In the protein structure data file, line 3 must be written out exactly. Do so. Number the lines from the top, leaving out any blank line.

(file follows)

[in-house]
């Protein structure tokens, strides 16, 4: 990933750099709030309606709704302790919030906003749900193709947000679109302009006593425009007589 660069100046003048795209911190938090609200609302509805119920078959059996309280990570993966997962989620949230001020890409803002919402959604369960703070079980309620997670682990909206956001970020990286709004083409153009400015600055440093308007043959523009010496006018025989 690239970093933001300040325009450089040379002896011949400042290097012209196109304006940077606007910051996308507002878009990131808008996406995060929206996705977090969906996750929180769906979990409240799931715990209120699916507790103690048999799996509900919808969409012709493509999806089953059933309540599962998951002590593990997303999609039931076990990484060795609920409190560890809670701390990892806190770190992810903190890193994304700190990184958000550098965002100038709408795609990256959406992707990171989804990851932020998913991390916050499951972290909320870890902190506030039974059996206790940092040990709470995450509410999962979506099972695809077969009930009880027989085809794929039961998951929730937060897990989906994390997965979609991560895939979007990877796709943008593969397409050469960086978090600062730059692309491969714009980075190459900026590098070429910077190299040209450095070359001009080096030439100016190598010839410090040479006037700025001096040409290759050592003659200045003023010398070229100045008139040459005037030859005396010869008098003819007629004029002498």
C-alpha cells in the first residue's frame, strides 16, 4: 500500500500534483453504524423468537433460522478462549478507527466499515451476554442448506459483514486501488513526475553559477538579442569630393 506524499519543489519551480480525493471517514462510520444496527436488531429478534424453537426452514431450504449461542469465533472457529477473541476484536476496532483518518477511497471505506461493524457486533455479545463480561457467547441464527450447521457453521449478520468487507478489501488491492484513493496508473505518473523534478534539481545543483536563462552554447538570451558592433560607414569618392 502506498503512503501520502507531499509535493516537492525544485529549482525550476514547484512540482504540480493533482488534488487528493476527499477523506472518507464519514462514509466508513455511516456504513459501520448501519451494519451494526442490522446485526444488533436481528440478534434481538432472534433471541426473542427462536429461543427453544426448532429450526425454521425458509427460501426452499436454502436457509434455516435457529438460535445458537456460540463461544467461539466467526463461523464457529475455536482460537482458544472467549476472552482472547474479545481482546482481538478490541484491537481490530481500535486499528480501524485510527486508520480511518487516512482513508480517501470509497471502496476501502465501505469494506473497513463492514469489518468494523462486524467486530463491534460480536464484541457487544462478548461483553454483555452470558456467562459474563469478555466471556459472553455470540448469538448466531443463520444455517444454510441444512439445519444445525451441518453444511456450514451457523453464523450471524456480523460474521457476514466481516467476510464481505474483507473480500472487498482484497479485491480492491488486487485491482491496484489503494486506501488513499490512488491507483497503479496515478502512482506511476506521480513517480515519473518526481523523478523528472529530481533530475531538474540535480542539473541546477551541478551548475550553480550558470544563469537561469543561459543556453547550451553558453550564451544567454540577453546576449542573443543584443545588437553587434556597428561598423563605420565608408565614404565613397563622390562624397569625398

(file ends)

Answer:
C-alpha cells in the first residue's frame, strides 16, 4: 500500500500534483453504524423468537433460522478462549478507527466499515451476554442448506459483514486501488513526475553559477538579442569630393 506524499519543489519551480480525493471517514462510520444496527436488531429478534424453537426452514431450504449461542469465533472457529477473541476484536476496532483518518477511497471505506461493524457486533455479545463480561457467547441464527450447521457453521449478520468487507478489501488491492484513493496508473505518473523534478534539481545543483536563462552554447538570451558592433560607414569618392 502506498503512503501520502507531499509535493516537492525544485529549482525550476514547484512540482504540480493533482488534488487528493476527499477523506472518507464519514462514509466508513455511516456504513459501520448501519451494519451494526442490522446485526444488533436481528440478534434481538432472534433471541426473542427462536429461543427453544426448532429450526425454521425458509427460501426452499436454502436457509434455516435457529438460535445458537456460540463461544467461539466467526463461523464457529475455536482460537482458544472467549476472552482472547474479545481482546482481538478490541484491537481490530481500535486499528480501524485510527486508520480511518487516512482513508480517501470509497471502496476501502465501505469494506473497513463492514469489518468494523462486524467486530463491534460480536464484541457487544462478548461483553454483555452470558456467562459474563469478555466471556459472553455470540448469538448466531443463520444455517444454510441444512439445519444445525451441518453444511456450514451457523453464523450471524456480523460474521457476514466481516467476510464481505474483507473480500472487498482484497479485491480492491488486487485491482491496484489503494486506501488513499490512488491507483497503479496515478502512482506511476506521480513517480515519473518526481523523478523528472529530481533530475531538474540535480542539473541546477551541478551548475550553480550558470544563469537561469543561459543556453547550451553558453550564451544567454540577453546576449542573443543584443545588437553587434556597428561598423563605420565608408565614404565613397563622390562624397569625398